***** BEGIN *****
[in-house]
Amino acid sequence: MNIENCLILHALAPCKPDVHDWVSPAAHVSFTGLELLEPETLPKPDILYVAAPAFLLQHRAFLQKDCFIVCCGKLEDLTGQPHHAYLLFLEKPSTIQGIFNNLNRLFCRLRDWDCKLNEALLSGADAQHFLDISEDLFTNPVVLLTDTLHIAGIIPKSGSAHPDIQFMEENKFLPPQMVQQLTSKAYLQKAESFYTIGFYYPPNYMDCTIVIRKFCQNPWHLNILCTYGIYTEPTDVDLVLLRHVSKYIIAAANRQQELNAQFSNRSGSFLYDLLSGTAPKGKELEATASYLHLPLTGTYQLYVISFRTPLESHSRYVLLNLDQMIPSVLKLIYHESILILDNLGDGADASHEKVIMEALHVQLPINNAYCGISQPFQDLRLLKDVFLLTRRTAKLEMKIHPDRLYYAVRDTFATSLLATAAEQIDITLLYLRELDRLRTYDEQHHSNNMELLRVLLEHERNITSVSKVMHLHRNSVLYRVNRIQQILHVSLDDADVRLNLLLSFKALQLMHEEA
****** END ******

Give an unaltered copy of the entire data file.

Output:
[in-house]
Amino acid sequence: MNIENCLILHALAPCKPDVHDWVSPAAHVSFTGLELLEPETLPKPDILYVAAPAFLLQHRAFLQKDCFIVCCGKLEDLTGQPHHAYLLFLEKPSTIQGIFNNLNRLFCRLRDWDCKLNEALLSGADAQHFLDISEDLFTNPVVLLTDTLHIAGIIPKSGSAHPDIQFMEENKFLPPQMVQQLTSKAYLQKAESFYTIGFYYPPNYMDCTIVIRKFCQNPWHLNILCTYGIYTEPTDVDLVLLRHVSKYIIAAANRQQELNAQFSNRSGSFLYDLLSGTAPKGKELEATASYLHLPLTGTYQLYVISFRTPLESHSRYVLLNLDQMIPSVLKLIYHESILILDNLGDGADASHEKVIMEALHVQLPINNAYCGISQPFQDLRLLKDVFLLTRRTAKLEMKIHPDRLYYAVRDTFATSLLATAAEQIDITLLYLRELDRLRTYDEQHHSNNMELLRVLLEHERNITSVSKVMHLHRNSVLYRVNRIQQILHVSLDDADVRLNLLLSFKALQLMHEEA